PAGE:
If you’re a working caregiver, you may have experienced Family Responsibility Discrimination (FRD). FRD arises when employers take adverse action against employees who have caregiving responsibilities at home, whether for children, older adults, or ill or disabled family members, and it is often based on the biased assumption that caregiving duties interfere with being able to do one’s job.
A recent study by the Center for WorkLife Law found that lawsuits filed by employees with family caregiving obligations increased almost 400 percent in the past decade, a time during which the overall number of employment discrimination cases filed decreased. A small but growing number of those cases involve caring for older family members. According to the report, claims of FRD relating to eldercare involve denial of leave and retaliation for taking leave.
Several jurisdictions in New York and New Jersey have adopted their own family caregiver protection laws, including Westchester County, the City of Newark, and the City of Passaic, among others. Both the State of New York and New York City have considered enacting caregiver protections in recent years.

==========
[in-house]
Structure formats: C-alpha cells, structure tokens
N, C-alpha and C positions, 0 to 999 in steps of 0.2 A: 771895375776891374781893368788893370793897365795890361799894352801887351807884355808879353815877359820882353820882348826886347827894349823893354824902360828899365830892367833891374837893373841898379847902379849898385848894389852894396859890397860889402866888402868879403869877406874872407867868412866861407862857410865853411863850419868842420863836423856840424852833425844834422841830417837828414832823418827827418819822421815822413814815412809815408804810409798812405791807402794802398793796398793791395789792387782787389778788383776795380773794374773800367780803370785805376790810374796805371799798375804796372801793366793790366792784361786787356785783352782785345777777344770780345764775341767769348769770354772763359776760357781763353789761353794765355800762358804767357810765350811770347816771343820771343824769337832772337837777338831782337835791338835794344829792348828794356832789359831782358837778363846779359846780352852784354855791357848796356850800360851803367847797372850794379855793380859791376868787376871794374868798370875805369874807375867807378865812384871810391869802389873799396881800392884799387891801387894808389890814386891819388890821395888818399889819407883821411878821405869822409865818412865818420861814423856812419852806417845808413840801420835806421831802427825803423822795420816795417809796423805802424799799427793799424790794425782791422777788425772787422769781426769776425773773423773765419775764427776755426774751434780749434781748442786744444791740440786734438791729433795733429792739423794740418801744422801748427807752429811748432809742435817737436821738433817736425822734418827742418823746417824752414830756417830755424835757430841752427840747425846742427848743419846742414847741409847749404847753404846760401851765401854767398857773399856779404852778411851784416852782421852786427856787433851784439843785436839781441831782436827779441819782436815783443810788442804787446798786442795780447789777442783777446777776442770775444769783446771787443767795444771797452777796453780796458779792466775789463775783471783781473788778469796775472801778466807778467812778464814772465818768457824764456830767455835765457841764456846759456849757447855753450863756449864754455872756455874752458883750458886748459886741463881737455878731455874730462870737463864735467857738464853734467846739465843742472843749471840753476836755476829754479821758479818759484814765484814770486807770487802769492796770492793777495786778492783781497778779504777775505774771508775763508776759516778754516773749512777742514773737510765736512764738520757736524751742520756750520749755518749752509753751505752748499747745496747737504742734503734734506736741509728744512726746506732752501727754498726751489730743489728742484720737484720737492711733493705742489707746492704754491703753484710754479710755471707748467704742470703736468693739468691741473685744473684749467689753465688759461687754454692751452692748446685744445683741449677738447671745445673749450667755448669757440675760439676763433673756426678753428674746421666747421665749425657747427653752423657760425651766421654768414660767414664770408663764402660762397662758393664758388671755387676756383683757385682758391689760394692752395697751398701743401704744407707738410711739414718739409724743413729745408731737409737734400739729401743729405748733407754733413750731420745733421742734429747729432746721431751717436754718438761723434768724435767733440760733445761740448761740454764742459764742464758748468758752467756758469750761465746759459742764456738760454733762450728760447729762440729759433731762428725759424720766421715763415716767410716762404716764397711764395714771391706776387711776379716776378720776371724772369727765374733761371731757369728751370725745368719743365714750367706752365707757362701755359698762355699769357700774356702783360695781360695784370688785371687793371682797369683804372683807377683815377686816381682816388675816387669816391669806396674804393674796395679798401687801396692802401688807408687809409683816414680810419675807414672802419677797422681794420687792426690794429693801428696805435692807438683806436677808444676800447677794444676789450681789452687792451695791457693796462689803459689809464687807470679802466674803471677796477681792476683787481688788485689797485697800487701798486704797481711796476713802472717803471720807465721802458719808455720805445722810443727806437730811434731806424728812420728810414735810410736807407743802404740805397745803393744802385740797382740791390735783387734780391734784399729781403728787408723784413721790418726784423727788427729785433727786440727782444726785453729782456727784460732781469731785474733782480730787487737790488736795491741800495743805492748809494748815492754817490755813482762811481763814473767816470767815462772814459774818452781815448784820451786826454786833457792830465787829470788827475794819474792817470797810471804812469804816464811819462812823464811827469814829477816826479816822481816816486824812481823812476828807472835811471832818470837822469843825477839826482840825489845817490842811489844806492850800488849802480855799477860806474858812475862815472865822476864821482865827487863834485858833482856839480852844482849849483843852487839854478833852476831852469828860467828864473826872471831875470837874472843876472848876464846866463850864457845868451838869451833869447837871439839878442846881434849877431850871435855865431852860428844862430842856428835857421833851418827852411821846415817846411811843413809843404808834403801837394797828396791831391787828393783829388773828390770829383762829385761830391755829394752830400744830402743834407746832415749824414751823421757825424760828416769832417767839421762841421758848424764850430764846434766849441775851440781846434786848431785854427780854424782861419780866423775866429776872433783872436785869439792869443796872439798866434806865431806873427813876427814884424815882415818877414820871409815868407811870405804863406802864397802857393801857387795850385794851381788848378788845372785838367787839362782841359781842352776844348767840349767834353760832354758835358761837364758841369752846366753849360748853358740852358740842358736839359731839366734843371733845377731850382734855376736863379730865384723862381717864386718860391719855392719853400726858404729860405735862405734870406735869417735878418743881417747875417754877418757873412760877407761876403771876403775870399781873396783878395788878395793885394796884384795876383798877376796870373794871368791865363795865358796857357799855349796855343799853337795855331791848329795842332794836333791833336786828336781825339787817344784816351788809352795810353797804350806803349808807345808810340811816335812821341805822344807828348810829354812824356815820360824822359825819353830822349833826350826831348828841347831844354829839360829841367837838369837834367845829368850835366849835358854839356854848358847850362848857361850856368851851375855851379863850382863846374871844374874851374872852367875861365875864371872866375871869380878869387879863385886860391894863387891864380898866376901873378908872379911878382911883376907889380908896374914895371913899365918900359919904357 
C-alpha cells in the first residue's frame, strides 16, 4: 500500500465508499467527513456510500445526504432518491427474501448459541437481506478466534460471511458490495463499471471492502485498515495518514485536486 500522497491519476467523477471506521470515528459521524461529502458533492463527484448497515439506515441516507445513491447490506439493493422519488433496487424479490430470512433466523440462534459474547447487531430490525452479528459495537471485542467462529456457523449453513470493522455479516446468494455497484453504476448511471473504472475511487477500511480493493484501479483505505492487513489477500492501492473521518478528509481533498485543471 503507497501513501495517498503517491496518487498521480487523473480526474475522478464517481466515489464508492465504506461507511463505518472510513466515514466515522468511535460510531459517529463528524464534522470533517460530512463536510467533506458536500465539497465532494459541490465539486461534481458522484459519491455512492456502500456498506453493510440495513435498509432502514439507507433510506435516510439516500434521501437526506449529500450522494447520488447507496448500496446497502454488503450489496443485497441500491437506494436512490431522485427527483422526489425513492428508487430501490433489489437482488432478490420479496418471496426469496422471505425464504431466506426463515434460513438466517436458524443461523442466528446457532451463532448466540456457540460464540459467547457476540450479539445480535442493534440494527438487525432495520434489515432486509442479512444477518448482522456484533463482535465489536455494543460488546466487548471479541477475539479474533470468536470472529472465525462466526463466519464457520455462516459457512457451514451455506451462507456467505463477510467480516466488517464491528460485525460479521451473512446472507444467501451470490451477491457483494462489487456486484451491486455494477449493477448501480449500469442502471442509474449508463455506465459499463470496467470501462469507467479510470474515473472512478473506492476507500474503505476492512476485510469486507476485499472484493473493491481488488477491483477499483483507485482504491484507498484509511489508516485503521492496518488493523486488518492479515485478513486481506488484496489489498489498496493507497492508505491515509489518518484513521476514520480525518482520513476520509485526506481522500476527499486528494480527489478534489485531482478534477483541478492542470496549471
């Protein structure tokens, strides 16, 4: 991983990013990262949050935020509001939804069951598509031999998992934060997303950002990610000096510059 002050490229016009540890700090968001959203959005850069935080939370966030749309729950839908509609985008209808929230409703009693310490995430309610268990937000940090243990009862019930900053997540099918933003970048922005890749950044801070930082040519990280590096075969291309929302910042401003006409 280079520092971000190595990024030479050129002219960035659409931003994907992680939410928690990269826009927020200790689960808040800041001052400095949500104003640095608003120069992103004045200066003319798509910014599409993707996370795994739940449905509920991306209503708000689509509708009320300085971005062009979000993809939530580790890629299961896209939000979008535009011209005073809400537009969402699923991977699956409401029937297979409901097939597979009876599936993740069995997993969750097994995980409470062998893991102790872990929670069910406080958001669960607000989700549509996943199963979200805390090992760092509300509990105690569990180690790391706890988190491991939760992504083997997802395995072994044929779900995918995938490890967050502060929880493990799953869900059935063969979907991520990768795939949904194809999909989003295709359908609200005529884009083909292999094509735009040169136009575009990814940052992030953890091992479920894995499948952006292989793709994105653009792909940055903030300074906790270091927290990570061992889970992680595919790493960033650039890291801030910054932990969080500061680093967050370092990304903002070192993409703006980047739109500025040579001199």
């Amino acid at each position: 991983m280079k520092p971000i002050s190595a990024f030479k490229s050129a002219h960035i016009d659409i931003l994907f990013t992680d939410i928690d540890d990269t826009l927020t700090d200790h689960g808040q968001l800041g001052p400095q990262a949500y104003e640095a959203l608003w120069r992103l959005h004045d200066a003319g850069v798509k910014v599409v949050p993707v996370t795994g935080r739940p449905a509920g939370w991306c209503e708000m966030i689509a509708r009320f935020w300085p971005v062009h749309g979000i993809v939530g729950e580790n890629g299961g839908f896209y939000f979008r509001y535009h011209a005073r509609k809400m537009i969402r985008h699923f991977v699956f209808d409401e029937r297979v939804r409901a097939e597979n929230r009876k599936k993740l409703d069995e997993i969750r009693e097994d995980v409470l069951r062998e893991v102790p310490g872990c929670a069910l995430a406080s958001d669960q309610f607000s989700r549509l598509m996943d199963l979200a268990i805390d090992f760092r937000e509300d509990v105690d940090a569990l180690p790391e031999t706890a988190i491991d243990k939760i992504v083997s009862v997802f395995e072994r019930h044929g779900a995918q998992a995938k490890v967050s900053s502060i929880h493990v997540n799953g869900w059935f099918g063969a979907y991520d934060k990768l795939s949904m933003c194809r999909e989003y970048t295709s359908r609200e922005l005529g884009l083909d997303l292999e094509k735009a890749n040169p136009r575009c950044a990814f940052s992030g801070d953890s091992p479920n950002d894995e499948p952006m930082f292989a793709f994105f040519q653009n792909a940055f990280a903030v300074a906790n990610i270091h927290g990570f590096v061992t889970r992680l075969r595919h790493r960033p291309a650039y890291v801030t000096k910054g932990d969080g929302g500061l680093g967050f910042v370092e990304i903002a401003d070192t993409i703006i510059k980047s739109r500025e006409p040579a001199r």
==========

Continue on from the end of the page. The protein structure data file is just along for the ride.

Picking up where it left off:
Under federal law, however, the legal protections that apply to caregivers are limited. The Americans with Disabilities Act has some protections against discrimination for those associated with the disabled; the Family and Medical Leave Act provides for unpaid leave to some employees for up to 12 weeks per year to care for family members with serious health conditions; the Civil Rights Act prohibits workplace discrimination based upon gender, including discriminating against women based on stereotypes of women as primary caregivers for their children; and the Equal Employment Opportunity Commission (EEOC) has issued guidance suggesting that employers develop policies more favorable to caregivers.
Employers would do well to realize that the percentage of the workforce assuming caregiving duties is only going to grow as the American population ages. According to a study by MetLife, almost 10 million people over the age of 50 are caring for their parents. And the AARP estimates that 42 percent of workers in the United States have provided unpaid eldercare in the past five years, and that 49 percent expect to be caregivers in the next five years.
Adopting fair and sensible policies will be critical to reducing claims of FRD. As Cynthia Thomas Calvert of the Center for WorkLife Law states: “Employers can strengthen their hands by educating themselves about family responsibilities discrimination and by training their supervisors on both their legal obligations and best practices for managing today’s challenging workforce.”
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